Tonight, I was using a 16" RC at f/6.4 with a full frame sensor to watch the eclipse.  I also had a 91mm scope riding parallel to provide a wider FOV.  In the 16", I could see about 95% of the lunar disk.  But I constantly had to move the scope in the North direction as the Moon kept dropping down in the FOV.  The mount is permanently mounted in my observatory and polar aligned.  I verified this with my PoleMaster the other night.  I know the Moon's motion varies from day to day, but I would have assumed that the lunar rate would take that into account.  Do I have to guide on a small lunar crater to keep the Moon centered in the FOV?

Jack Huerkamp

--
Roland Christen
Astro-Physics


Jack Huerkamp
 

Thanks Howard. I will look up that aspect of APCC PRO and try it out

Jack



On May 16, 2022, at 11:09, Howard Hedlund <howard@...> wrote:

The lunar rate in the mount is the average rate.  The moon has some variability in it's rate that can be noticeable vis-a-vis the average rate.  Luna also varies a bit in declination and has a drift component from that in addition to the atmospheric refraction.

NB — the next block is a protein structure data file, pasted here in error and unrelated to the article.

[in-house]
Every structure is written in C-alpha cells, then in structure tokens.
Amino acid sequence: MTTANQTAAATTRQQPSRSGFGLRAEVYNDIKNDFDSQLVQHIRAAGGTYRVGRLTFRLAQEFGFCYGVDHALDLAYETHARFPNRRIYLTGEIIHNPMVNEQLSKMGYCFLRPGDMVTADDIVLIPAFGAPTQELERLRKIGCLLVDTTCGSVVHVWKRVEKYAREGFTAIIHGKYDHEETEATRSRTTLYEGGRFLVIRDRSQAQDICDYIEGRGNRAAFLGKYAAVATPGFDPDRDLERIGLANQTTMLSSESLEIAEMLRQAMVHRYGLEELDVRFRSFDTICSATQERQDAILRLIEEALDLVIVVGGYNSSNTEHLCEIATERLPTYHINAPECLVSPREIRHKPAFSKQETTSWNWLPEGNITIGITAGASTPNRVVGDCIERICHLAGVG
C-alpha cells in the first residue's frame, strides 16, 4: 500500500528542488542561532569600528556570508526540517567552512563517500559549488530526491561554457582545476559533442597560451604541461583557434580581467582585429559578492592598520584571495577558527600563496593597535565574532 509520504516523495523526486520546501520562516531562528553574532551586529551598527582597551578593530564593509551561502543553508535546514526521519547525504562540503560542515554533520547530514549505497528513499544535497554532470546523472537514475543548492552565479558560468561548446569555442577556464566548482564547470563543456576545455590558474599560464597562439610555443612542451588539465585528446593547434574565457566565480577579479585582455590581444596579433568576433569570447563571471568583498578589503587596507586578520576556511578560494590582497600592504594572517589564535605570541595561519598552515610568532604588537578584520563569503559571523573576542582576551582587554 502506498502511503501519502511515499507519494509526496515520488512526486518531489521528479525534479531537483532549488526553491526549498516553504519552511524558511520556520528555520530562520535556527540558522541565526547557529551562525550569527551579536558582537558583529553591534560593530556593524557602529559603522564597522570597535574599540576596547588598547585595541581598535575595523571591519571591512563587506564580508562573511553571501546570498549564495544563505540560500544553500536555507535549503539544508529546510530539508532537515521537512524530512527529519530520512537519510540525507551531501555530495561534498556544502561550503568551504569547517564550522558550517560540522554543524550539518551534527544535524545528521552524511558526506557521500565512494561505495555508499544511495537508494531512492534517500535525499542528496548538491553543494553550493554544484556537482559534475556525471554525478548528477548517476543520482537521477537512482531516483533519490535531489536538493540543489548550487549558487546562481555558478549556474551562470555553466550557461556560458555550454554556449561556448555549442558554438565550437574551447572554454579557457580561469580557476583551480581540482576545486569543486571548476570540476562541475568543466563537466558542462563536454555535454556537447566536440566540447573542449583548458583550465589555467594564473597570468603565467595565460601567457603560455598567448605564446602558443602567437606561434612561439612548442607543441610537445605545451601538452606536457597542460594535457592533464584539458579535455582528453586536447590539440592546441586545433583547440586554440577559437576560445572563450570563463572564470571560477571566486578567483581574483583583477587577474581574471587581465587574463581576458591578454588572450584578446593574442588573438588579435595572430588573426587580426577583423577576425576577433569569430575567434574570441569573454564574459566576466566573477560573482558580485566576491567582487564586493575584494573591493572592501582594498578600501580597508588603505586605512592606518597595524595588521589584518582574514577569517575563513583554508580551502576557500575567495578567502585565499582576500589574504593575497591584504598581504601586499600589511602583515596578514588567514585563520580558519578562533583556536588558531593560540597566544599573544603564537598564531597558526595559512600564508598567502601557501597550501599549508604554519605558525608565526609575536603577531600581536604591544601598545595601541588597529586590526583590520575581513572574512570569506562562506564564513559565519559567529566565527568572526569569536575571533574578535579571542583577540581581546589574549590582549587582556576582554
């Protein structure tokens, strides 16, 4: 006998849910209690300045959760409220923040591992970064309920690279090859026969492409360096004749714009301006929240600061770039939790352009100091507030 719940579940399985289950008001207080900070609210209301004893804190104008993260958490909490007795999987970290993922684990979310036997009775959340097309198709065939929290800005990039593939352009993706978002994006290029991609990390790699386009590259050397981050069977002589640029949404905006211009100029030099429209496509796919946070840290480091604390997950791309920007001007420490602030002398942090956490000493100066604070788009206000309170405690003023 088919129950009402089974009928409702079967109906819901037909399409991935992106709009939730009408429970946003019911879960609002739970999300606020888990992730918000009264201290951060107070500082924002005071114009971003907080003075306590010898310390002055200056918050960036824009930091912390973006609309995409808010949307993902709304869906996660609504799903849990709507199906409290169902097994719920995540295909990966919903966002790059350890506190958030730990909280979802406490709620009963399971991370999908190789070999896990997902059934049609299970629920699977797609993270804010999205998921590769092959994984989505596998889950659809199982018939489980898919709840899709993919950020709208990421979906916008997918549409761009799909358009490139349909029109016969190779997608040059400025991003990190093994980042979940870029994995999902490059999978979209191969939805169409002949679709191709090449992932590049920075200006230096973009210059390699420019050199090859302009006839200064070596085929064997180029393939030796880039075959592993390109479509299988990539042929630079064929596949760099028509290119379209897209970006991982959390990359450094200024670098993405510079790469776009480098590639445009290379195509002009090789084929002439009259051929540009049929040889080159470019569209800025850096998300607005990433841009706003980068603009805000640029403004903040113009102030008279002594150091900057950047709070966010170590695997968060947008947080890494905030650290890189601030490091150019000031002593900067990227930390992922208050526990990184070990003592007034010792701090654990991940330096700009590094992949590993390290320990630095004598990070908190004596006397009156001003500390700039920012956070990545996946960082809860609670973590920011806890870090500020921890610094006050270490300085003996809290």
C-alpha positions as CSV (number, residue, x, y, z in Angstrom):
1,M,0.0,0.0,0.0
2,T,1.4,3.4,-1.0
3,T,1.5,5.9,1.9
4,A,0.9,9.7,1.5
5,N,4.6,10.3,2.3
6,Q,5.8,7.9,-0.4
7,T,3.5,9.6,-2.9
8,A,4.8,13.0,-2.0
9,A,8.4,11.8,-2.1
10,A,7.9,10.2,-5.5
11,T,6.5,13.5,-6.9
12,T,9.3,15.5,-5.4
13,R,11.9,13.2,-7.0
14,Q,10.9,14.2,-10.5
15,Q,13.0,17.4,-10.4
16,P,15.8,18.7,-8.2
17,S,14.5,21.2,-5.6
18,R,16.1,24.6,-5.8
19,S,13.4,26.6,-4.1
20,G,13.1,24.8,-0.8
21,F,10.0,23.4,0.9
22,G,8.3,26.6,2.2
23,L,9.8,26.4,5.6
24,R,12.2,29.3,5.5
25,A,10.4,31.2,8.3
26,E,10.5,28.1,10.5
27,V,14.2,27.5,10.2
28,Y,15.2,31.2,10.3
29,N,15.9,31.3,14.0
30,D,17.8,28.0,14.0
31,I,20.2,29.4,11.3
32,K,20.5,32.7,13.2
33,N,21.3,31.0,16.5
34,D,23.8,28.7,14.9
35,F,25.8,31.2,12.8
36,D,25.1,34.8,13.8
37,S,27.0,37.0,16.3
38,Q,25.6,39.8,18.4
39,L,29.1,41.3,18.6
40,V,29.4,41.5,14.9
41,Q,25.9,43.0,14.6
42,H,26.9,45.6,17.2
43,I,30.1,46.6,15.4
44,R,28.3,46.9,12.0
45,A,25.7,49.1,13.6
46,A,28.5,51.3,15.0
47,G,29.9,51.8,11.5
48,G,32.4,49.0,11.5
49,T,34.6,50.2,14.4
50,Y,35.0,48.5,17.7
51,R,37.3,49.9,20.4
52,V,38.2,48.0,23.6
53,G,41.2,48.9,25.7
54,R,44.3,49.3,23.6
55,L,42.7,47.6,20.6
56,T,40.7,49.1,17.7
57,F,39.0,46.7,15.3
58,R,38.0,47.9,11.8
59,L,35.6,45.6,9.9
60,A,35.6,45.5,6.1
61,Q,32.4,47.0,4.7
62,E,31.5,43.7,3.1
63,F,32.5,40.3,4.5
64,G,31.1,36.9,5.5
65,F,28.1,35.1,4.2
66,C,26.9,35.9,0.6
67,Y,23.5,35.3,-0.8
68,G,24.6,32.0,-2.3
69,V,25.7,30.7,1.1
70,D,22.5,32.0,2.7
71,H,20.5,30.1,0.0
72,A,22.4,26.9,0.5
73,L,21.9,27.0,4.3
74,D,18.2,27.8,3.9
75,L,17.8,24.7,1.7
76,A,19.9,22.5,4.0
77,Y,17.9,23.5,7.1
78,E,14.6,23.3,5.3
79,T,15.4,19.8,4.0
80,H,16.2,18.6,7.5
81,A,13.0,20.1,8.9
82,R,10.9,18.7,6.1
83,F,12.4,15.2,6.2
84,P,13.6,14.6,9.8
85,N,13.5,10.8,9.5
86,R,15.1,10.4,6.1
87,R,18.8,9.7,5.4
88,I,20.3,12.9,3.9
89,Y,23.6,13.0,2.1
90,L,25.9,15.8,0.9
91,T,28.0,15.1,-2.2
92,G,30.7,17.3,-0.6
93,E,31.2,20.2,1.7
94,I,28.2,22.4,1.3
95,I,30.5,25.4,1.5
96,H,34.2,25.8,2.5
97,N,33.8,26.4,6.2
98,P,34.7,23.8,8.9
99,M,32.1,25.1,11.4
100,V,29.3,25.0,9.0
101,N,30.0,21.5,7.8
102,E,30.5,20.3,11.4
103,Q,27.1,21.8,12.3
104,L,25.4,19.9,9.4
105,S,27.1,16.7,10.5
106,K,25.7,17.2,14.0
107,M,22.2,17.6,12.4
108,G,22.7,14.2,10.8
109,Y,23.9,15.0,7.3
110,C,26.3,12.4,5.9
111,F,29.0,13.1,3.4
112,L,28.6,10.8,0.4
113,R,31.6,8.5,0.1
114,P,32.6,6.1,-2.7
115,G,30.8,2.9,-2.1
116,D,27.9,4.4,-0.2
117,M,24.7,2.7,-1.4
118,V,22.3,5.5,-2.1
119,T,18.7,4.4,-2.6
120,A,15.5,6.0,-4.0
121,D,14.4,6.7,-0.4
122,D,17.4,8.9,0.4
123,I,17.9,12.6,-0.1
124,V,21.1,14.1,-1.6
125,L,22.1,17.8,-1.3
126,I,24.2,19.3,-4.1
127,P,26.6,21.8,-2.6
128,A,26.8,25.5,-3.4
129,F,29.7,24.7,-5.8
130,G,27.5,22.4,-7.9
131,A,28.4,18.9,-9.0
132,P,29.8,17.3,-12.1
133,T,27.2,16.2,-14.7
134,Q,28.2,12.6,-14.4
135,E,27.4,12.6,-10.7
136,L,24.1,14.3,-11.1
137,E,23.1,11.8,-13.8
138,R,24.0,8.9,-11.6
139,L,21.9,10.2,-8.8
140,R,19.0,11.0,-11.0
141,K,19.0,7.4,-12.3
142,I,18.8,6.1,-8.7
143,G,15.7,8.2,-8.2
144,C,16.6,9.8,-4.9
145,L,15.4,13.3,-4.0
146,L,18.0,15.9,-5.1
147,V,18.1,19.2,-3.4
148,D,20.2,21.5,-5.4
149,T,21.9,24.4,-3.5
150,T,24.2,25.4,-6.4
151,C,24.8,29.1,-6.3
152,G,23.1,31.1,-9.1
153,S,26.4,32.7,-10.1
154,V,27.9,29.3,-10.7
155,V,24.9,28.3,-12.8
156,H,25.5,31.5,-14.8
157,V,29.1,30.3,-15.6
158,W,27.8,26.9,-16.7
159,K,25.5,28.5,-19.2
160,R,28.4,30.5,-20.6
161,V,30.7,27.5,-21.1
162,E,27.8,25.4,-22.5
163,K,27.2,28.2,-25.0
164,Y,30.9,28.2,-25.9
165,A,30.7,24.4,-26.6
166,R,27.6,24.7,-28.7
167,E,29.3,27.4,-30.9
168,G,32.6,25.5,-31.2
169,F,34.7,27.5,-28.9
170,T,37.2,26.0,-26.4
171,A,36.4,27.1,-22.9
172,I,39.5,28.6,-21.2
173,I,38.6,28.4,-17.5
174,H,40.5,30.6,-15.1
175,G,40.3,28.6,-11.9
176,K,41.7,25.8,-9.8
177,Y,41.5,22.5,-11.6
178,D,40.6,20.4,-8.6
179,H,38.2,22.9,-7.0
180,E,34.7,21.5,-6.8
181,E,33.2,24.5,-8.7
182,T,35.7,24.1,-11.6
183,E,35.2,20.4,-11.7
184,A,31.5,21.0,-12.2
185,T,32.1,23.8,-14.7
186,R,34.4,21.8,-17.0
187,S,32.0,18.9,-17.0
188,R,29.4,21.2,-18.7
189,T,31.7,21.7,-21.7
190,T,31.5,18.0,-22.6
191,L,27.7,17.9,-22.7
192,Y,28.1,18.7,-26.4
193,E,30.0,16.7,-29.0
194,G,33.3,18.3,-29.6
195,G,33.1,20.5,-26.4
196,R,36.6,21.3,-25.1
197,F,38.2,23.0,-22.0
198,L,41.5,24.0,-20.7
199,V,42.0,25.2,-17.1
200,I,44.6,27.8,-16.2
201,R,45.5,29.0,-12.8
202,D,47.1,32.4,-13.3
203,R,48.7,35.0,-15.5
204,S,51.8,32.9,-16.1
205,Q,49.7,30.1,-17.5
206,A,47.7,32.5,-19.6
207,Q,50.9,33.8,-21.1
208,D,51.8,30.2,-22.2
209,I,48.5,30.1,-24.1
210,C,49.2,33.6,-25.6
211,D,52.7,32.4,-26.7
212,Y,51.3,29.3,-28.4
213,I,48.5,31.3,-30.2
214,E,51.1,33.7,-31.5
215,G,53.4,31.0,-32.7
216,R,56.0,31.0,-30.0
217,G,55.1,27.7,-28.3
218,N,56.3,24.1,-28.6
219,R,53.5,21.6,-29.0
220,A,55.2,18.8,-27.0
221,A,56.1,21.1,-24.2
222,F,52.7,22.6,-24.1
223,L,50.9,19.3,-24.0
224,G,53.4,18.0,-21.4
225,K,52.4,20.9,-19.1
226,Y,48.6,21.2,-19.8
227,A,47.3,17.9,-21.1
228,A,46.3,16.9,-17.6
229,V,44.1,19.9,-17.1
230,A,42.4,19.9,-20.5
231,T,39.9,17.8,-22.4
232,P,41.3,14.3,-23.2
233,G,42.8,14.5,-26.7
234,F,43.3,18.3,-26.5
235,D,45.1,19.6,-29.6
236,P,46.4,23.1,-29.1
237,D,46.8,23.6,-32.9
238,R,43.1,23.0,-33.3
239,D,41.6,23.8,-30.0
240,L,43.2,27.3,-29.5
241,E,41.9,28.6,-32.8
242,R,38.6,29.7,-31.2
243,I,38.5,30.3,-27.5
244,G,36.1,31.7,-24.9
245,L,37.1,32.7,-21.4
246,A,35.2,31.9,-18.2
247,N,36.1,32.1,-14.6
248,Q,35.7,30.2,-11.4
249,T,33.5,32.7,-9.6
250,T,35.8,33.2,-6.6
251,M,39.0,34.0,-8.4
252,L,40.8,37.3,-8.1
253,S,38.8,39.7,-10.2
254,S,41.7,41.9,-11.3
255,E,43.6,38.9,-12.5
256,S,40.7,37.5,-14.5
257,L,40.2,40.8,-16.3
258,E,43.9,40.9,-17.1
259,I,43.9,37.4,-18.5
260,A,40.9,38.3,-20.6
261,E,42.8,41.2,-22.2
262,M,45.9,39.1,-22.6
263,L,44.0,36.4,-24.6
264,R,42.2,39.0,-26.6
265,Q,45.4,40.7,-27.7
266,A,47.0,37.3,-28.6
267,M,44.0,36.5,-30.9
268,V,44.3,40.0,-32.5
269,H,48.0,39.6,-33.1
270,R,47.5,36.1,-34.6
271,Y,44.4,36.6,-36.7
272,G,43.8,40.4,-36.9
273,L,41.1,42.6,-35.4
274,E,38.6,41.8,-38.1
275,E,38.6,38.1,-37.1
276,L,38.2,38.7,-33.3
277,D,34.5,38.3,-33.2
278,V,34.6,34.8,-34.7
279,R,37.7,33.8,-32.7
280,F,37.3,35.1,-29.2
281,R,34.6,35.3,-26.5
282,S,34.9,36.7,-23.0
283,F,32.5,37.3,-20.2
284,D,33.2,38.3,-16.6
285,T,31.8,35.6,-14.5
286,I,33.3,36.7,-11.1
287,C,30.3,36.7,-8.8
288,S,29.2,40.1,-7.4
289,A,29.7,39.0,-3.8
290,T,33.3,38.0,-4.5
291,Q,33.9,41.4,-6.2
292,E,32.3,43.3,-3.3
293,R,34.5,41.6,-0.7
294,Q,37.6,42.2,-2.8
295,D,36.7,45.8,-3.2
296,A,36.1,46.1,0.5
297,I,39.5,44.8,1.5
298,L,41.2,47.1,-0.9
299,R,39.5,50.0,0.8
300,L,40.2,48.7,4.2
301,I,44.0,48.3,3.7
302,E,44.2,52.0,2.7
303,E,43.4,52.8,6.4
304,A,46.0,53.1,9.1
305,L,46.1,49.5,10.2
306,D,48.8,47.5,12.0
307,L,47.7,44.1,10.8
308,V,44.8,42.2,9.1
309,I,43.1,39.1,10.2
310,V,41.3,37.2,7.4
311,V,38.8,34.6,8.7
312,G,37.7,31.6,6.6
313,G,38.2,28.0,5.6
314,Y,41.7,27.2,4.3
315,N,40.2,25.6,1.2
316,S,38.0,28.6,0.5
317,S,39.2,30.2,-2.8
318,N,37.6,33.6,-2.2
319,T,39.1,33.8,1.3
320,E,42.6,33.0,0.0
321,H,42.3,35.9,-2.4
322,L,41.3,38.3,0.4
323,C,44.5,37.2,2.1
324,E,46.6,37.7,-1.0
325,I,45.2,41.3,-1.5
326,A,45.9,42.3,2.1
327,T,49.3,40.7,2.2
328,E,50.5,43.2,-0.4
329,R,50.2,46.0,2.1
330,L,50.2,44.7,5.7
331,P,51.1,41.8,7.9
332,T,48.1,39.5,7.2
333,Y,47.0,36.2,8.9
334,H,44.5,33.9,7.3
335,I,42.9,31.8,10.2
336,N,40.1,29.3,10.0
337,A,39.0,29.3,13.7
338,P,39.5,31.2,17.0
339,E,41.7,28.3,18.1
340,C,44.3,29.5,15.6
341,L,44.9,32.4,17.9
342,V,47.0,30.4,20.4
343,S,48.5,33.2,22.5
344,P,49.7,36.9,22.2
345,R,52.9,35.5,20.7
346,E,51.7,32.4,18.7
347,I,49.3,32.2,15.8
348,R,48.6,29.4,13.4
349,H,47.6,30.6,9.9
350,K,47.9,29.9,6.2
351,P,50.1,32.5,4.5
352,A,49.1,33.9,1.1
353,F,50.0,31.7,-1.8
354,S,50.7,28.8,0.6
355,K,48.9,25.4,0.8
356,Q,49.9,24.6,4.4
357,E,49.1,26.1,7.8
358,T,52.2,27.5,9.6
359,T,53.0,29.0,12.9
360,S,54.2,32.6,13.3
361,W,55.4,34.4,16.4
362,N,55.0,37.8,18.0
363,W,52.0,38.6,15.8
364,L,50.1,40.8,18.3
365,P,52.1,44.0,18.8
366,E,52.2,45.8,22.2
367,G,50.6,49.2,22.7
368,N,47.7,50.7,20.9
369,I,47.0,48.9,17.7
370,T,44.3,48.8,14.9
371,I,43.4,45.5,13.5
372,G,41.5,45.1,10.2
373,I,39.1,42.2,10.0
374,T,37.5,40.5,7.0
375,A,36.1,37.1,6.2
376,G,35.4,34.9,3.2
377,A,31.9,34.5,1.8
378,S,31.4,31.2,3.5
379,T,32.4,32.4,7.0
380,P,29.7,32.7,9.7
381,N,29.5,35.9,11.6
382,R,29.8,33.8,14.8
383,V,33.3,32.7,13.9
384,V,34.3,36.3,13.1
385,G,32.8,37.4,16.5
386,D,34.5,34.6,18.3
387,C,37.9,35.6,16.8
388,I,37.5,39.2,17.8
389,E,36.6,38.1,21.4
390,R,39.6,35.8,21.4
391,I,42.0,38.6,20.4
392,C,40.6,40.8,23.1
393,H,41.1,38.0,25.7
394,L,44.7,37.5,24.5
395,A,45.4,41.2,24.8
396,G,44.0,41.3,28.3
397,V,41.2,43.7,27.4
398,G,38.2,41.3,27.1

Ray's *Horizons* program, which is a part of APCC, can give you very tight lunar tracking.
HKH


Howard Hedlund
 

The lunar rate in the mount is the average rate.  The moon has some variability in it's rate that can be noticeable vis-a-vis the average rate.  Luna also varies a bit in declination and has a drift component from that in addition to the atmospheric refraction.
Ray's *Horizons* program, which is a part of APCC, can give you very tight lunar tracking.
HKH


Jack Huerkamp
 

Konstantin,

 

Thank you.  The East-West tracking was pretty good while in lunar rate.  So I guess Lunar Rate was controlling RA pretty well.  The major drift was in the north-south axes, and that was probably due to the low altitude and atmospheric aberration.  When I started, the Moon was only 18 degrees up in the southeast, and by totality it about 30 degrees up.

 

Yours truly,

 

Jack

 

Jack Huerkamp

Jack's Astro Accessories, LLC

38388 Pine Street

Pearl River, LA 70452-5192

985-445-5063

mallincamusa@...

www.mallincamusa.com

30.37N  89.76W

 

All of us get lost in the darkness.
Dreamers learn to steer by the stars.

………………………………….Neil Peart